The Best And Worst Parts Of Being The Humane Society's CIO

The job has real meaning to animal lover Beverly Magda, but that's not always enough to get others excited about working for a nonprofit.

InformationWeek Staff, Contributor

November 30, 2007

2 Min Read

How I got into IT: Growing up as the only girl in a house of boys, I followed their lead, tearing things apart to see how they worked and putting them back together again. It was a natural progression to break a computer apart to see how it operates.

The best part of my job: I love that I can apply my IT skills and knowledge in an organization that advocates for animals. I wake up in the morning knowing that what I do makes the world a better place for animals.

And the worst: Working in the nonprofit industry, it's hard to retain good IT talent in an area where we have a lot of government agencies, contractors, and for-profit organizations.

One thing my co-workers don't know about me: Since I was 24 years old, I've had my career path planned out in a Visio diagram. I update it every four or five years. I'm pretty much right on target of where I want to be.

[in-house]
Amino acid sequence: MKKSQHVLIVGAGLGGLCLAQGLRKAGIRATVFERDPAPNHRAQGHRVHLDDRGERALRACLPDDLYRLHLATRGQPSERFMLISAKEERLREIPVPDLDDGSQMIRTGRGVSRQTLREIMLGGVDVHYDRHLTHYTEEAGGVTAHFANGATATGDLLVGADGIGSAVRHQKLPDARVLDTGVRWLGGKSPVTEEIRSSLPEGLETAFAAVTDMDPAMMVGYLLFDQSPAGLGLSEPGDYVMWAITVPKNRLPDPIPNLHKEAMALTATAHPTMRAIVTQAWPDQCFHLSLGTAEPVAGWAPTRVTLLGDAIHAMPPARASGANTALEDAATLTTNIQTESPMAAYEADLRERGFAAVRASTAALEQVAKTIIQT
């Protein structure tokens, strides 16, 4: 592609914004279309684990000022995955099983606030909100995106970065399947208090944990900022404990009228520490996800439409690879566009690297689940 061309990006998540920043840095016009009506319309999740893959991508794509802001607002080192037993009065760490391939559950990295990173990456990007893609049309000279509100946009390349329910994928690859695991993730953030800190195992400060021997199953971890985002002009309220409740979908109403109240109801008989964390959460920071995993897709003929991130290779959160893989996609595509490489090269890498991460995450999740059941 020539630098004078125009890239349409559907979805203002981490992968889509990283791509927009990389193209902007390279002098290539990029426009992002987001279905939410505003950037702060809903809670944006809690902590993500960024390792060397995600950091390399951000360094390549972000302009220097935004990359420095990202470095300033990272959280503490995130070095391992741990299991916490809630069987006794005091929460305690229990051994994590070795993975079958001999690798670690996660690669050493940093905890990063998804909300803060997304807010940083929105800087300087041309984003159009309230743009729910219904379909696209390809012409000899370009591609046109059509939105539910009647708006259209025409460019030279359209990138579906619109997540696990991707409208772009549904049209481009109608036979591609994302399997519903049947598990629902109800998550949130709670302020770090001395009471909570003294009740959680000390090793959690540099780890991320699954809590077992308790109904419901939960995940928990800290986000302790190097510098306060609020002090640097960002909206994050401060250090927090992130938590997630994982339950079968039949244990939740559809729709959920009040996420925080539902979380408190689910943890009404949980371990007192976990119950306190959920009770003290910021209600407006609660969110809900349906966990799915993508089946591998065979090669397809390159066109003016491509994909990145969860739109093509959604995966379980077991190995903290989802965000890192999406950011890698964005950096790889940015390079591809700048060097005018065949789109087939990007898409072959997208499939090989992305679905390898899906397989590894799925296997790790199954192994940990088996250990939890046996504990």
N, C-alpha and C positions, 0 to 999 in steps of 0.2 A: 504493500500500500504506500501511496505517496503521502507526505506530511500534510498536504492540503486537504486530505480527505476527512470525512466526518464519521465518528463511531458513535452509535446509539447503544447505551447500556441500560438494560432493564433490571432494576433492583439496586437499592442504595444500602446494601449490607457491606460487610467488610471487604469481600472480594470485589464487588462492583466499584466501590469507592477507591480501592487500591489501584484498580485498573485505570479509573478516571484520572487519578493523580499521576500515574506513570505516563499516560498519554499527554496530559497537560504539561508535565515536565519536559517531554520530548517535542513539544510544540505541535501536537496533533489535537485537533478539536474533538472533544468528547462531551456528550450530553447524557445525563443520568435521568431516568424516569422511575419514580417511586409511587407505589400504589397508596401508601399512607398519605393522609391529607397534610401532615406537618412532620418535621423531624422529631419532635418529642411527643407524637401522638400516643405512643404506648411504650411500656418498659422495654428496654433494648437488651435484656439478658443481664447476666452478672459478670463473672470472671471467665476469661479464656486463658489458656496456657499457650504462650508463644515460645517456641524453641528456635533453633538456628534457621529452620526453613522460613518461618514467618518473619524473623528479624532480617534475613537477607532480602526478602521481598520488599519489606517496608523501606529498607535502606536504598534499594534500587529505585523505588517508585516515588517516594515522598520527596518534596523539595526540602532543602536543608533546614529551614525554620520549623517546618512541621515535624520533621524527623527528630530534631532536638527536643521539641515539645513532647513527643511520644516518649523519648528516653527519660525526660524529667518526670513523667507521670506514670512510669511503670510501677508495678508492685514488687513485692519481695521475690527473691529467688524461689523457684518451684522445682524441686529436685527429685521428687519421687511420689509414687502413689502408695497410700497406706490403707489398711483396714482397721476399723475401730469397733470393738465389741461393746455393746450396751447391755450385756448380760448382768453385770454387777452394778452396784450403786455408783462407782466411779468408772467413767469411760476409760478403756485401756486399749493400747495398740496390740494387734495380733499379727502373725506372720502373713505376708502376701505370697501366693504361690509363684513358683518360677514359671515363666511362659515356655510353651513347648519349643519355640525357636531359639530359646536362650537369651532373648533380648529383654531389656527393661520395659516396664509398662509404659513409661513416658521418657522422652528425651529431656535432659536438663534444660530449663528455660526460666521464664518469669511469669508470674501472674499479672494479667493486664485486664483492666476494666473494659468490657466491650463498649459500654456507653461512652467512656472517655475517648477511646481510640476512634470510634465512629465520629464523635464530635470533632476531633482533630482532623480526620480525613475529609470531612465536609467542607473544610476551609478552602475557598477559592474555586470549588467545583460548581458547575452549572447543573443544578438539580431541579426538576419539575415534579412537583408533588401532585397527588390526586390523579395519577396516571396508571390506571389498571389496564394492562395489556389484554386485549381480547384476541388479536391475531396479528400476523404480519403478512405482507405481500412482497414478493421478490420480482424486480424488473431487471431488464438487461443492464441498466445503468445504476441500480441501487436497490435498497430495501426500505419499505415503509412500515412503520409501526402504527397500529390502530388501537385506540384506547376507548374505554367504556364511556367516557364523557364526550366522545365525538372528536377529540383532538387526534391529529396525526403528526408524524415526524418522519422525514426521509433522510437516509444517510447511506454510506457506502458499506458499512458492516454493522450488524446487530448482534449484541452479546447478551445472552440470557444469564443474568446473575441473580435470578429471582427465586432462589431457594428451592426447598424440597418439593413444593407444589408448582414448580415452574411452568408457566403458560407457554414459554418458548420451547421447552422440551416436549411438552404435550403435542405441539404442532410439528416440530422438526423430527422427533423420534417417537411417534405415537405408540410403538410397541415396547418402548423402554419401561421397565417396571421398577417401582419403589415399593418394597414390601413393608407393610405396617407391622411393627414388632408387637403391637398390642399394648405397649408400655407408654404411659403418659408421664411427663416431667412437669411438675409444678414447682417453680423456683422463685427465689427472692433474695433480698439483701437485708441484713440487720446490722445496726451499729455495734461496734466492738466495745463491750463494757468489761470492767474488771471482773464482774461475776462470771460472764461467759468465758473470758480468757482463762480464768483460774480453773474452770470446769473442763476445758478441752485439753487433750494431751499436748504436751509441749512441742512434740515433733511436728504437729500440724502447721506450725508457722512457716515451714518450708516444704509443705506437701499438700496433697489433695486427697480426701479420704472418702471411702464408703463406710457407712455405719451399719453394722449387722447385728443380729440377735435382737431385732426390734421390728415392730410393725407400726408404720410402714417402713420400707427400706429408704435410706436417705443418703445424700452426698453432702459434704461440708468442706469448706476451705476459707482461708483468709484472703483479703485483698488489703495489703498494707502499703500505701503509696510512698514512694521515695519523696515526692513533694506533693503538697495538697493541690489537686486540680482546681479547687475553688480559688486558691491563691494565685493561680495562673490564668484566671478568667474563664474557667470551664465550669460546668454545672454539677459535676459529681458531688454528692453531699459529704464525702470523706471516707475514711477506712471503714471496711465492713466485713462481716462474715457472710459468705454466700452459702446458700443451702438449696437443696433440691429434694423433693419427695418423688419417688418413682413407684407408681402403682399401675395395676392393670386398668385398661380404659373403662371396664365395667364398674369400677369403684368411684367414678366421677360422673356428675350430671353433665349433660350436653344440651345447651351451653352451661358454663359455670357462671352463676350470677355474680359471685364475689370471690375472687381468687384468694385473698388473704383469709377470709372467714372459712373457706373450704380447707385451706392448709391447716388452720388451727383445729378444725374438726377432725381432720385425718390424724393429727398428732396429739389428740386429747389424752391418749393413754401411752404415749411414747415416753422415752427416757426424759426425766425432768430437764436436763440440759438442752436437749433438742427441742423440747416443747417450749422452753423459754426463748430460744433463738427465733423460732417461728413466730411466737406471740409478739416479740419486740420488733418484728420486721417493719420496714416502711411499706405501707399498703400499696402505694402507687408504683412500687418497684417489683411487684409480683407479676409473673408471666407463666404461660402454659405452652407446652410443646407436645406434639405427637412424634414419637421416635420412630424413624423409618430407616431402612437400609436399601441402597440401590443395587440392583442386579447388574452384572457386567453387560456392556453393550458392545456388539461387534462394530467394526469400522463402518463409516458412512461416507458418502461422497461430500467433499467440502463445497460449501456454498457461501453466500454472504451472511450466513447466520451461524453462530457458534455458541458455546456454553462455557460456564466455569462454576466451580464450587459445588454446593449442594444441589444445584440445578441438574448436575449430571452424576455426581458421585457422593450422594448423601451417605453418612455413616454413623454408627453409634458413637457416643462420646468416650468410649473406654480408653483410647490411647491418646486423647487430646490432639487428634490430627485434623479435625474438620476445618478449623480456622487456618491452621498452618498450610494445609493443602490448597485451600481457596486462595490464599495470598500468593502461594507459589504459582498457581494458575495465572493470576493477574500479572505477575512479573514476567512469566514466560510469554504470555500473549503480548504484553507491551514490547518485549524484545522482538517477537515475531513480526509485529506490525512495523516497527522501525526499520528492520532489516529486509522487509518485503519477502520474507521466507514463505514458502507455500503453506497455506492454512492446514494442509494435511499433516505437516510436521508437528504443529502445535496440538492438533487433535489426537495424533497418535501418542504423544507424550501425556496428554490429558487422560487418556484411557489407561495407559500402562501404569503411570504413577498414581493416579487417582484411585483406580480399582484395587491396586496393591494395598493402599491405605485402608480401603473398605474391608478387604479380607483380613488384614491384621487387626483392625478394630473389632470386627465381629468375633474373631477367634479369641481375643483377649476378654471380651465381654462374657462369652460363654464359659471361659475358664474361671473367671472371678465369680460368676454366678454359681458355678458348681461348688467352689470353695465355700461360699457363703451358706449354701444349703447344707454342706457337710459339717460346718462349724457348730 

What I rant about: Bad customer service. I demand that my staff provide excellent customer service to our computer users, so it really irritates me when I receive bad service in a retail store or bank. I'm appalled that many businesses consider mediocre customer service acceptable.

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The most bizarre IT request I've ever gotten: I once worked for an organization that was located across the street from Andrews Air Force Base. An IT consultant told us to cover the computers and cables in one of our buildings with aluminum foil because interference from the secret experiments at the base was causing the computers to drop their network connections. Once I did a NetWare client upgrade on the PCs, the problems stopped. Luckily, we didn't invest in aluminum foil.

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